Diving watches are without a doubt one of the most popular categories of timepieces for the enthusiast timepiece collector. With bomber construction, rugged good looks, and a marketing culture that resounds with the spirit of exploration and discovery, diver’s watches resonate with even the most landlocked and home-bodied of buyers, and are the bread and butter workhorses for many a modern watch brand.
In the history of timekeeping, diving watches are a relatively new concept. It wasn’t until the 1940s after all, that sport diving was even possible. Previous to that time, professional divers wore heavy suits with brass diving helmets, and were perpetually tethered to the surface. Although an extremely dangerous way to make a living, these divers never had to worry about timing their air supply, as they had a constant flow of oxygen coming from the surface through hoses. This all changed with the invention of the Aqualung, patented in 1942 by Jacques Cousteau.
SCUBA, initially developed for military applications, ultimately enabled mankind to take to the sea and explore its depths in a recreational fashion never before experienced. And from the very early days of the sport, the timepiece industry has been providing wristwatches specifically geared towards divers’ needs. And despite legions of fanatics committed to a number of historically important dive watch brands, there is one company that did more for the sport than any other: DOXA.
When discussing iconic diver’s watches with collectors, DOXA is often notably absent from the list of “usual suspects,” which includes pieces such as the Rolex Submariner, Blancpain Fifty Fathoms, and Omega PloProf. There are a few reasons for this; most notably the fact that DOXA as a brand ceased to operate for nearly 20 years and lost its public profile – although it technically never went out of business. It also was (and is) a much smaller brand than any of the above listed, and had neither the marketing budget or brand recognition as others in the field. Regardless of its relative obscurity, DOXA single-handedly revolutionized the diving watch, and their contributions to the development of the modern diving watch are still being relied on today.
These contributions began with the development of the original DOXA Diver’s watch, which ultimately came to be known as the Sub 300 (for 300 Meters). From the ground up, it was developed to be a no-frills watch, specifically designed for the amateur and professional SCUBA diver, and gave little though to aesthetic appeal or fashion sensibilities. It utilized a relatively simple cushion case design, a unidirectional rotating bezel, screw down crown, came fitted on a rice-bead bracelet with expanding clasp and housed a simple three hand automatic movement with date function. The piece was initially designed with an orange dial to achieve maximum legibility underwater. This alone was a shocking change to the marketplace; a stark contrast to the black dials found on most divers.
Although the orange dial may be the brand’s most recognizable feature, both the unidirectional bezel and bracelet design were also world’s firsts. The bezel was the first ever to be engraved with the US Navy’s No Decompression dive chart, and ratcheted in a single direction to allow a user to set the bezel to time their dive. The bracelet featured a multi-stage expanding clasp for fitment over a wetsuit. While these two developments seem commonplace now (indeed, both unidirectional rotating bezels and expanding clasps are required components for any watch brand seeking the ISO 6425 rating for diving watches), in 1967 they were outright groundbreaking. As a result of their ingenuity, DOXA enjoyed the seal of approval from the father of SCUBA himself, Jacques Cousteau, and were sold in America exclusively through Cousteau’s diving equipment company, US Divers.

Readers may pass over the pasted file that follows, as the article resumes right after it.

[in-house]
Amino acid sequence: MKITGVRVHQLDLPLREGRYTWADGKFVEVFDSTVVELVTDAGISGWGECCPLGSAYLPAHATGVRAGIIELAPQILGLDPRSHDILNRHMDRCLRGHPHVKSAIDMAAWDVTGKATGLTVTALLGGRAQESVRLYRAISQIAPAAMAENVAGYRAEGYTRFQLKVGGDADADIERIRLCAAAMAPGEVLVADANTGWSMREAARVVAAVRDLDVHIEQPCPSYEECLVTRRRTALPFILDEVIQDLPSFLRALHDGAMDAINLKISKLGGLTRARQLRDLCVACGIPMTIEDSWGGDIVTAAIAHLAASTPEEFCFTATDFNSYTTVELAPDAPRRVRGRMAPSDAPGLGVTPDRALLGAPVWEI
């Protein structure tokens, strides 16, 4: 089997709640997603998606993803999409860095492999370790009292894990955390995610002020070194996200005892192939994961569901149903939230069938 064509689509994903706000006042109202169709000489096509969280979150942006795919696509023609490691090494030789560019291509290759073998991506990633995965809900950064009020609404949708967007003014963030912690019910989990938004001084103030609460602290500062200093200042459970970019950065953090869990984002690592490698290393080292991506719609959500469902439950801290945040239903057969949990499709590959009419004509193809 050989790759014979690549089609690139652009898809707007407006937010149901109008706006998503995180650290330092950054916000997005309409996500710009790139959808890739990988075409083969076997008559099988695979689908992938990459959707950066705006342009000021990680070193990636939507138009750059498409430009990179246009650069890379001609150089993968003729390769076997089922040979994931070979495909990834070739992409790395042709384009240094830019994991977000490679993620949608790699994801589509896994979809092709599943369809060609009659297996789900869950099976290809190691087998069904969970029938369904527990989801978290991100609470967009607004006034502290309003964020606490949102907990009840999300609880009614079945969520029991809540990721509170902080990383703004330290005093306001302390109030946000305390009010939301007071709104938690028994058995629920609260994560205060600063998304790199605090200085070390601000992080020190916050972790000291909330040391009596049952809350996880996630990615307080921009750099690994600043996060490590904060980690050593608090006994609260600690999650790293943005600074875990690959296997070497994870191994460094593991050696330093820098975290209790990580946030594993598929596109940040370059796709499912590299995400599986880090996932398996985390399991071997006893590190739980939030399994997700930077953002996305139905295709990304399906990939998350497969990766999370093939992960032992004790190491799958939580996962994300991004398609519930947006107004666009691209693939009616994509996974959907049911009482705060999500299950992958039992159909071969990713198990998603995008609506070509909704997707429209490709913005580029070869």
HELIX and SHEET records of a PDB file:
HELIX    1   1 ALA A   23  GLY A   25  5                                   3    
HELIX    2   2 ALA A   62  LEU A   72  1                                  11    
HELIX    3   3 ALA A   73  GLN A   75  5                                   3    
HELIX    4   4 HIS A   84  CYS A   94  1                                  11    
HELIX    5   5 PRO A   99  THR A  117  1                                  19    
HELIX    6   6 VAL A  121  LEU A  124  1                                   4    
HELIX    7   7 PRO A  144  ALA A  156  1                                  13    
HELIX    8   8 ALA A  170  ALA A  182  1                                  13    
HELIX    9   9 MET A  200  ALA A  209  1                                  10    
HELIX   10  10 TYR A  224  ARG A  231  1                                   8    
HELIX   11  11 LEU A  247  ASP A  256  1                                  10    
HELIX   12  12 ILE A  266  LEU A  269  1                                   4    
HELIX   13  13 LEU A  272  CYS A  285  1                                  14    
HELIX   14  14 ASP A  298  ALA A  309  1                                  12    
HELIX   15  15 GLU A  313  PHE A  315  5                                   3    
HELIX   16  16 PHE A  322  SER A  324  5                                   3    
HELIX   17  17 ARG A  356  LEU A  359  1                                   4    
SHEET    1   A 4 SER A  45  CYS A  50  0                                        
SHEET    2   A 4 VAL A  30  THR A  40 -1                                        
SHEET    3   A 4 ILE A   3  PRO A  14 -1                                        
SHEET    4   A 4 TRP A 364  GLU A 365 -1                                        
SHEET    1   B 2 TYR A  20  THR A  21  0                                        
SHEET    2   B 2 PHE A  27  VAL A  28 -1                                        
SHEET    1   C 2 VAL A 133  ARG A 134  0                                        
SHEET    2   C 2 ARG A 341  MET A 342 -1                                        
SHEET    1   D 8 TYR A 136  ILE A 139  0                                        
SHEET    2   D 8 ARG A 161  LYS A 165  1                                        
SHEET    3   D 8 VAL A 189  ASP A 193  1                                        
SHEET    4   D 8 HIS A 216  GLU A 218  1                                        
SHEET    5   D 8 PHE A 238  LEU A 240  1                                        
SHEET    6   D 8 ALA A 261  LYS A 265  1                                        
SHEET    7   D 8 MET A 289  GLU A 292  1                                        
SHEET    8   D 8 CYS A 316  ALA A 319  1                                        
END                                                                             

But DOXA’s spirit of innovation didn’t stop there. Before ultimately shuttering in the midst of the quartz crisis, DOXA released a series of divers with greater depth ratings (SUB 750T), one of the world’s first diving chronographs (the T-Graph) as well as the world’s first commercially available diver’s watches equipped with a Helium Escape Valve (Conquistador). The Conquistador is particularly noteworthy in that it was brought to market two years before the Rolex Sea Dweller, and although it is commonly accepted amongst experts that the two brands collaborated on the development of the technology, Rolex generally receives all of the credit from the greater consumer market.
Ultimately, DOXA staggered out of the quartz crisis and went into a coma for the better part of two decades. Today, the brand still exists, and is part of the Jenny family, which still makes affordable diving watches. Vintage models are relatively scarce, due in part to their limited production, as well as the simple fact that so many of them were used in the way that they were actually intended, unlike the bulk of modern divers today.
Examples of the early Sub 300 Series divers (Professional, Sharkhunter, Searambler, and Divingstar) in good condition start in the $2000 range, while rarer models such as the T-Graph and Conquistador can command 2-3 times as much or more.
It is the opinion of this author that these watches are inherently worth considerably more their current market value due to their honest and important contribution to the development of modern diving watches, their direct connection with Cousteau, and their no-nonsense aesthetic. Furthermore, DOXA divers are sensibly sized pieces, making them every bit as functional as a Submariner as a daily wearer, whereas other early diving watches are absurdly large (such as the Omega Plongeur Professional. It is only a matter of time before DOXA is “discovered” by the collector market, and prices shoot up exponentially.
More resources about Doxa Divers on the Official Doxa Website.
Credits Photos © James Lamdin